Starting a productivity journal for "future me"

Starting a productivity journal for "future me"
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(Wilson Ng) #1

As @justindirose mentioned in another post, it’s hard to find an accountability partner in the beginning.

I’ve taken the first steps into this “accountability” waters by dipping my toe in. Finding an accountability partner is like speed dating. It’s always scary and you never know what to expect.

Being on an island makes it a challenge to find an accountability partner in my vicinity. The only other way is to reach out to an online community and hope to find someone that will match your desire to be held accountable. Some will start off strong and then taper off after a few weeks. The magic of the accountability partner fades away.

In the meantime, I’ve actually been doing a lot of journal using the Day One app. I would write up some nugget or take a picture of something that might inspire me later. I’m basically talking to “future me” about some event or idea that flashed in my head. Not every new idea gets captured into my OmniFocus someday/maybe list. Some ideas need to get recorded into my journal. It gives me context about why I captured a thought and wanted to see it for later.

I tag the journal entry with some keywords such as #love , #vacationidea , #marriage , #kids , or something descriptive.

At the end of the month, I like to review the previous 4 weeks and look for ideas that I may have forgotten about. Reviewing the journal helps me to become accountable to myself. I know. It’s not the same as finding an accountability partner. but sometimes “today me” is looking at the “previous past me” to find something that irritated me or inspired me. “Today me” is looking for some gem to dig out of my journal entries and finding a way to polish it to help “future me.”

I think I’ve seen some accountability partners in the iOS app “Habitca”. That might be a way to find like-minded people. It is a productivity app that helps you find fellow adventurers in a Dungeons & Dragons styled game. Gain experience points (XP) by completing tasks. Help others by being accountable for each other. That might be the way to go.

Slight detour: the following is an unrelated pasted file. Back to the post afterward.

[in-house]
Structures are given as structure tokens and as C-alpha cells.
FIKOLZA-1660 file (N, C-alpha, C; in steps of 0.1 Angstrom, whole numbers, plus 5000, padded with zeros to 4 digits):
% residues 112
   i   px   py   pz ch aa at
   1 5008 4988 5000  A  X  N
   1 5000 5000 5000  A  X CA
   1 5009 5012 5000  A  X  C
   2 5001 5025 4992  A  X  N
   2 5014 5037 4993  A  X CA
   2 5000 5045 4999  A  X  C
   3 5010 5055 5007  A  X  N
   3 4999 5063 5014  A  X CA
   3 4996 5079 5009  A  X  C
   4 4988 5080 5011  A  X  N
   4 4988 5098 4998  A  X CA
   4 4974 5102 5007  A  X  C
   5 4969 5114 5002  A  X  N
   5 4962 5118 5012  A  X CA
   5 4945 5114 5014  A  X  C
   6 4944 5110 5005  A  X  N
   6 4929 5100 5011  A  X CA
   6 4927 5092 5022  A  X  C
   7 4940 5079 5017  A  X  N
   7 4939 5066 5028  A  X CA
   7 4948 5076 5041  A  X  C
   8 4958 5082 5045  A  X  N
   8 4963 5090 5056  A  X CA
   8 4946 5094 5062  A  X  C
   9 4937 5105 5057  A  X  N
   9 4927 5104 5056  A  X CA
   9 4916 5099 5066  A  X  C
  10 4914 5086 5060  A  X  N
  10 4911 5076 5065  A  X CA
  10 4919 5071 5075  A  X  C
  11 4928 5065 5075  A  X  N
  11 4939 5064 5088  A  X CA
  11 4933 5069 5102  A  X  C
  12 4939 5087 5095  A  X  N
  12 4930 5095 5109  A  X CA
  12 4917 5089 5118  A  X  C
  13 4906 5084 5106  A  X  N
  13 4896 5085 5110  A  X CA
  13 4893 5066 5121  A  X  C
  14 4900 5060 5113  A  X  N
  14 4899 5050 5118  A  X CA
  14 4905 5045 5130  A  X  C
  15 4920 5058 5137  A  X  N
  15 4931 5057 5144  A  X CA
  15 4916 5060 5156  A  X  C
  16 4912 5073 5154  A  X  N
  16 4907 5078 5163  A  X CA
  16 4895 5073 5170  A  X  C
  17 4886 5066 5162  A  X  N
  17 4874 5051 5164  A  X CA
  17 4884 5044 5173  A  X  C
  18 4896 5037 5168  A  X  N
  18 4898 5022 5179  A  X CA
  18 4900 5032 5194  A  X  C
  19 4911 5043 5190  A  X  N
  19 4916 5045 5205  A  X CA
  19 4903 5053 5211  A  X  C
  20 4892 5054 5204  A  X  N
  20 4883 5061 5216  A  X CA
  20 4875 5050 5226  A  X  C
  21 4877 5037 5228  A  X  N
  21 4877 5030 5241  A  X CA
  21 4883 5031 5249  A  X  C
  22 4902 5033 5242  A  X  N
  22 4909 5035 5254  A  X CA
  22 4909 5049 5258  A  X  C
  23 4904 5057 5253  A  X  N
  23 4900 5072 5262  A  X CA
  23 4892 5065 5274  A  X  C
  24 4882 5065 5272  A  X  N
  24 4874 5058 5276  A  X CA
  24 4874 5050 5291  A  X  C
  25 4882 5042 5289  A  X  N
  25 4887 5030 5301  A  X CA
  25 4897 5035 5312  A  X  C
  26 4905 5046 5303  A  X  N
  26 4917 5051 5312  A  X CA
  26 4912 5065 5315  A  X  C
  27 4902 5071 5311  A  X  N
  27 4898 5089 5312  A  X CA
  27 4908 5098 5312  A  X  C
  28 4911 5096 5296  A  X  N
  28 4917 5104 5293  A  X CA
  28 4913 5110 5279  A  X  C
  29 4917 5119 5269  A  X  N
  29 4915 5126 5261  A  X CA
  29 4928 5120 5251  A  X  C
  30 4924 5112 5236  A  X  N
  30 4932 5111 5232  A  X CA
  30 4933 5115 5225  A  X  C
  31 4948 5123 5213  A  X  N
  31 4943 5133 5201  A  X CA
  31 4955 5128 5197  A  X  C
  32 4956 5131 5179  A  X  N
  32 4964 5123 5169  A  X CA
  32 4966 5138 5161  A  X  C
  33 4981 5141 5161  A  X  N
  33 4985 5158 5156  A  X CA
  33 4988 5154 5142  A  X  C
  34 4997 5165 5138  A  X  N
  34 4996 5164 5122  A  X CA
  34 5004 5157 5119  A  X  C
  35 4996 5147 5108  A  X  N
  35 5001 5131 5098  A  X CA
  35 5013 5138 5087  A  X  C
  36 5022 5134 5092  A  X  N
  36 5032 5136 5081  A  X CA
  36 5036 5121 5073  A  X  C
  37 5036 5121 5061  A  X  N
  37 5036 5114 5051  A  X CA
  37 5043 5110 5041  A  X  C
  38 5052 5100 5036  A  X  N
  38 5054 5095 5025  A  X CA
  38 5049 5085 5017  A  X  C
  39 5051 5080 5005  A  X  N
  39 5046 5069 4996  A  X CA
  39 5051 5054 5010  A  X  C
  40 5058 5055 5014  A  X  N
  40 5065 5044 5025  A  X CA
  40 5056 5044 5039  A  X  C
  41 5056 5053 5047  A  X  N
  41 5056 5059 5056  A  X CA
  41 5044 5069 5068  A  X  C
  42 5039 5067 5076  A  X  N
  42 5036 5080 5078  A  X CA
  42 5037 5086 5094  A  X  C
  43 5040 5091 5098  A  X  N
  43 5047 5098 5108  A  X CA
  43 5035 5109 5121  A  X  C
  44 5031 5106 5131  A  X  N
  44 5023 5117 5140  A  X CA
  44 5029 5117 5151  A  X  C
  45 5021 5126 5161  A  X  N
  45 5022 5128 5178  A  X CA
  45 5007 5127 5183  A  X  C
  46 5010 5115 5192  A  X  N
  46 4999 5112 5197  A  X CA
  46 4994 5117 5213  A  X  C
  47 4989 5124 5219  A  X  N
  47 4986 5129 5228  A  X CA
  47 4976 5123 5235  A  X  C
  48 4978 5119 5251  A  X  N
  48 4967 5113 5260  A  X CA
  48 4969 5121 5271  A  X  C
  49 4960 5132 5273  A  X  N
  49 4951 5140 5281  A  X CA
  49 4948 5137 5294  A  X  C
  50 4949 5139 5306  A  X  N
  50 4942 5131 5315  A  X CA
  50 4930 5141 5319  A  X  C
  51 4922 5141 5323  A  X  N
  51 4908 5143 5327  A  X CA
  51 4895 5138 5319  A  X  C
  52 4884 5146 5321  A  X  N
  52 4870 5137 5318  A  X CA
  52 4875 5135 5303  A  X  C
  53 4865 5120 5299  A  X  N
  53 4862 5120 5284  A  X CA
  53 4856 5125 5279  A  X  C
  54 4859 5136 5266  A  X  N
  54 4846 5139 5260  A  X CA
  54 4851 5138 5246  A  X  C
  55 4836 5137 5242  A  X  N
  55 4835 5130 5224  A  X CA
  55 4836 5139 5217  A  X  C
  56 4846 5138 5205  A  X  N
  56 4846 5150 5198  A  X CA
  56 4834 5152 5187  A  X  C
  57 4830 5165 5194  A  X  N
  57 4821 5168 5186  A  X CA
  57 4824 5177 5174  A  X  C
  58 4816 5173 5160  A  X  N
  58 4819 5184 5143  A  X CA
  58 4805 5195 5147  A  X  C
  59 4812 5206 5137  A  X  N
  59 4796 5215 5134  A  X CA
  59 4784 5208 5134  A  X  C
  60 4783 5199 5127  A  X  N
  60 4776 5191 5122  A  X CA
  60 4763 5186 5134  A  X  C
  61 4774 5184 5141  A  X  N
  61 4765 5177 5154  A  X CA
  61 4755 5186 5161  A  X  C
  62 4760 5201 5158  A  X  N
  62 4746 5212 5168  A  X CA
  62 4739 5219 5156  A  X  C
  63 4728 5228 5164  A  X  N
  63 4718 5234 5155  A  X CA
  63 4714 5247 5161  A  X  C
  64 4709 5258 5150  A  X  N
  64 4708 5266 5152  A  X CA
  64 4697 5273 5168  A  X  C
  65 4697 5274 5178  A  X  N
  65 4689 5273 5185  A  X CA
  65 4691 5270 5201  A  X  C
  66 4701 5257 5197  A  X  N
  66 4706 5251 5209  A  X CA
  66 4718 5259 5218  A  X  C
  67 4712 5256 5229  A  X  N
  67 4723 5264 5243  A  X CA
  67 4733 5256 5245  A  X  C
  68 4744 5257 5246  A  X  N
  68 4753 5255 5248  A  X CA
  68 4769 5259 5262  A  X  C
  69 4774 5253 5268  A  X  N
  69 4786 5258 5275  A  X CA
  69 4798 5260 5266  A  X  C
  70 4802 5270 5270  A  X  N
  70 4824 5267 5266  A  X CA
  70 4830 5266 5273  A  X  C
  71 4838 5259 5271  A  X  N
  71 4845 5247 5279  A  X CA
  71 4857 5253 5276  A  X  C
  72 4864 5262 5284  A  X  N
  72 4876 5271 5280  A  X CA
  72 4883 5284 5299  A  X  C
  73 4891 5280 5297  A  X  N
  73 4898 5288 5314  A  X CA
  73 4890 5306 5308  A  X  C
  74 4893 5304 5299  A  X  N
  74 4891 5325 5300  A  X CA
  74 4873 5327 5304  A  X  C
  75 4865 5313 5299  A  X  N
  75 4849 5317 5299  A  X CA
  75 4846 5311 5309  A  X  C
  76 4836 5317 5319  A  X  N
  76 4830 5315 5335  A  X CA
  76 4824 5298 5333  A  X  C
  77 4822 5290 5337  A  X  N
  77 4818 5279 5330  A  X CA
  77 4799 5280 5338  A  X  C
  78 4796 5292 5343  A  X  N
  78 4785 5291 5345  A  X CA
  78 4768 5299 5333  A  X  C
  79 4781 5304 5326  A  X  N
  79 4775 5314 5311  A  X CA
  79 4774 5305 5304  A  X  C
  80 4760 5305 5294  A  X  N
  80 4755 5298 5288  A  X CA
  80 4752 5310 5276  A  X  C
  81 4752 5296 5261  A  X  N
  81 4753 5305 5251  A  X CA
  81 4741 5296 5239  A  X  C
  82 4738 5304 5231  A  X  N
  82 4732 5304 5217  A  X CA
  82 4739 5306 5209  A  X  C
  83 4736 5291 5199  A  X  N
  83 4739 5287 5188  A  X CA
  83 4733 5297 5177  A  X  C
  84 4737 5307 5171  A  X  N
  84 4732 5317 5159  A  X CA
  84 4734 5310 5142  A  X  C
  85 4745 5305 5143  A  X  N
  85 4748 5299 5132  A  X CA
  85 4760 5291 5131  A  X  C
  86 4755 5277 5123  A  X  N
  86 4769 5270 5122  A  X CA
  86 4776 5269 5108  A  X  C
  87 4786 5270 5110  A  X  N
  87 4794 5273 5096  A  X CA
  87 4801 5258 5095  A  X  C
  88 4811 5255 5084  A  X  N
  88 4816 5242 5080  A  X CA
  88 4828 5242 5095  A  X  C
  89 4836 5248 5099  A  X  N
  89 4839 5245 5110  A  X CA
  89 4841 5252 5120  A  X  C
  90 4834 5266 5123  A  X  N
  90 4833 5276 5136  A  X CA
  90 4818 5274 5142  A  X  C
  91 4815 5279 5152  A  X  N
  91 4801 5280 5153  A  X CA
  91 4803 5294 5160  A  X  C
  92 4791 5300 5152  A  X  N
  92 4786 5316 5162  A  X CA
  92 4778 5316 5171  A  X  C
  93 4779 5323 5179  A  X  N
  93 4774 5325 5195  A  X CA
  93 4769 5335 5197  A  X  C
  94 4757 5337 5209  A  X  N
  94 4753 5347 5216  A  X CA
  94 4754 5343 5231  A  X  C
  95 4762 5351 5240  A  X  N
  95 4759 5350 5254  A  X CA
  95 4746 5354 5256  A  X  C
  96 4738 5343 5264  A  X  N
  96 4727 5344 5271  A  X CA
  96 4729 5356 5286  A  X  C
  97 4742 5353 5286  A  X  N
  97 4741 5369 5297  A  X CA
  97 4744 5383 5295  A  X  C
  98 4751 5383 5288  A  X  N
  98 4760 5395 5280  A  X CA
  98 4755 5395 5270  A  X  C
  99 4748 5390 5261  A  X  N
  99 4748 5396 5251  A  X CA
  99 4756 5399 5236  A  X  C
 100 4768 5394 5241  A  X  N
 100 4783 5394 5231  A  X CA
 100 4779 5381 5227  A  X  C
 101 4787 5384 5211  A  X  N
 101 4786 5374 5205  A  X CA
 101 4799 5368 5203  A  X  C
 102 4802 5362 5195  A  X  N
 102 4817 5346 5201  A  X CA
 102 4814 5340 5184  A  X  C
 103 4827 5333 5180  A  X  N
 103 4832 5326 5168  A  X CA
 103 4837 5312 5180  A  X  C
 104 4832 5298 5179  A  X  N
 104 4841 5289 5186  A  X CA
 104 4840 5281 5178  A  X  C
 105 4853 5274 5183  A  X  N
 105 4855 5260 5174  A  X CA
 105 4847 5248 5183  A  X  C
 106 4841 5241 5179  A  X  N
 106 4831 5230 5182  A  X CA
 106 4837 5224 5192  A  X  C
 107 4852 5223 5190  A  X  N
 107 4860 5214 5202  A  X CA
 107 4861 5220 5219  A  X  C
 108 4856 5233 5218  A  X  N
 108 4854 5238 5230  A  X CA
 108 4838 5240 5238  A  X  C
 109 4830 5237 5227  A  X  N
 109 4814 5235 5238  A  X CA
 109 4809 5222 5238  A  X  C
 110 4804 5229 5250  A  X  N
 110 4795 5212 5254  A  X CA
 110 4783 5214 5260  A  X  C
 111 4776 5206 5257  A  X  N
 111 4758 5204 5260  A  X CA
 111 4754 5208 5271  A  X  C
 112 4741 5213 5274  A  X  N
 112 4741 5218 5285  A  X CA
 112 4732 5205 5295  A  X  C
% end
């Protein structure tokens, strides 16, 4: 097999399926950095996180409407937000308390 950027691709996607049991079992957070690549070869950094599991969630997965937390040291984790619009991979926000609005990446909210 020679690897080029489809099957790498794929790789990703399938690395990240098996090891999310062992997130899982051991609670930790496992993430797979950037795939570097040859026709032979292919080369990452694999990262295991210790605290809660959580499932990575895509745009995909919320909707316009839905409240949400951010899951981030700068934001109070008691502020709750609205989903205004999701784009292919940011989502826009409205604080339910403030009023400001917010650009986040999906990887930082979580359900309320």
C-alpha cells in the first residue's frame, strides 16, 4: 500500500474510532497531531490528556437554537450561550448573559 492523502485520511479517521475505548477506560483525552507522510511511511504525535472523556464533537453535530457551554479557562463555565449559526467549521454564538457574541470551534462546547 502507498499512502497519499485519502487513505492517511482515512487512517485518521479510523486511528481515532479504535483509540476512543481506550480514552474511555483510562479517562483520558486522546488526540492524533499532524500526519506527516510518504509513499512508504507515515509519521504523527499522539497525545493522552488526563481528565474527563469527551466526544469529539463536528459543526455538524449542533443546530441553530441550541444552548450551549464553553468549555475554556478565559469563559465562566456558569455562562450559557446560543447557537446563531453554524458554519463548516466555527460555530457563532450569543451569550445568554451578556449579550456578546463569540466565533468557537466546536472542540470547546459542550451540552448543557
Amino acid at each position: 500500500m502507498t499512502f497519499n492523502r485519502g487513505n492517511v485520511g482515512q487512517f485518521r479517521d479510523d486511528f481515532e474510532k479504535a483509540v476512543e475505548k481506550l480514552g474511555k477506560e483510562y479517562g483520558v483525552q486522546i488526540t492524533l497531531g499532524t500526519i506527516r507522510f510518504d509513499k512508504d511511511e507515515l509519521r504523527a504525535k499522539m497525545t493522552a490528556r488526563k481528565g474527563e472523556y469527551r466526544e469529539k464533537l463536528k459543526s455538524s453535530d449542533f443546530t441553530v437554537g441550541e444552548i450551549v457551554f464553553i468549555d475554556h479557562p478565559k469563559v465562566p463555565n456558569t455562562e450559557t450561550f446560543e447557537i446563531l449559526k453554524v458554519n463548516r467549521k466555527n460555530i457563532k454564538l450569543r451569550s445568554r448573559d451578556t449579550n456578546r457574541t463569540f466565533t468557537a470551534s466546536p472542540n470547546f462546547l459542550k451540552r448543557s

Another app I’ve seen is coach.me
I haven’t used it much myself but that might be another avenue to cheer each other on.

But for now, Day One has been a way to keep myself accountable until I feel like sticking more than a toe into the accountability waters.


(Joe Buhlig) #2

Random question (and sometimes a bit scary), have you reached out to anyone online that’s in this space but close to you? @shouit did that to me and it’s been awesome… so far. :stuck_out_tongue_winking_eye:


(Wilson Ng) #3

No, I haven’t done that yet. Yes, scary.

Right now, I have an accountability partner… It’s my wife :open_mouth:

She keeps me on my toes and follows up on a lot of things that are on my Honey-Do List. Then there’s the weekly family planning meetings and the pillow talk where we’re still navigating through life and course correcting when necessary.

I also have a small group that I meet once a month. Two of the guys are roughly my age and one is about a decade older. This is my other accountability group that seems similar in flavor to your Theoretical Accountability podcast. We grouse and try to work out some of our issues together… Marriage, death, taxes, and family are just a few of the topics we talk about over dinner and beer. We’re from different industries so it helps to get different viewpoints. So we hold each other’s feet to the fire while egging each other on about whatever dilemma we’re currently experiencing.

When it comes to productivity accountability, I think I’m not too worried about the amount of stuff I get done. It’s more about the quality of the stuff i get done. I don’t want to be a busybody and get a whole bunch of low priority items done. I still may need to do them but I’m getting better about delegating to others and not doing it all myself. I’m seeing that others around me will feel important if they see that they are doing something and contributing instead of waiting for/expecting me to do it all.

Maybe that’s why coach.me and Habitica are trying to latch on to people who are worried that they aren’t getting things done? Maybe it’s not the number of tasks that are done that is important? Maybe it’s more about the quality of tasks that are done that’s more important? I’m coming around to the idea that I can get all that small stuff (admin work, daily life interruptions) done but I should be making sure I make time for my Big Rock projects that actually improve my life?

I have found it curious when some OmniFocus users and users of other apps love statistics and numerical data (number of tasks completed, average time to finish, number of projects or tasks remaining, percentage completed).

I’m rarely looking at my completed tasks perspective unless it’s to remember if I actually completed something. I’m still busy looking ahead to the next task and have fallen out of love of looking at something like the Todoist karma score.

I don’t know. I can’t consider it a victory when i completed “get milk”, “refill paper tray in printer”, and other menial tasks as “winning.” Victory for me is “finishing the master bathroom renovations”, “completing my master’s degree”, or “Gain certification in FileMaker 15 training”. These are bigger things that improves my life and opens up opportunities.

Maybe I’m just trying to figure out what my definition of “accountability” is. I think I’m just trying to find that balance between getting all the admin stuff done so that I can get my pet Big Rock projects done.

Being out here in Guam, I’m in GMT+10 time zone. Connecting to others is a little difficult. I’m sure I’ll find my @shouit. Maybe what I have with my 3 close friends and my wife are all i really needed?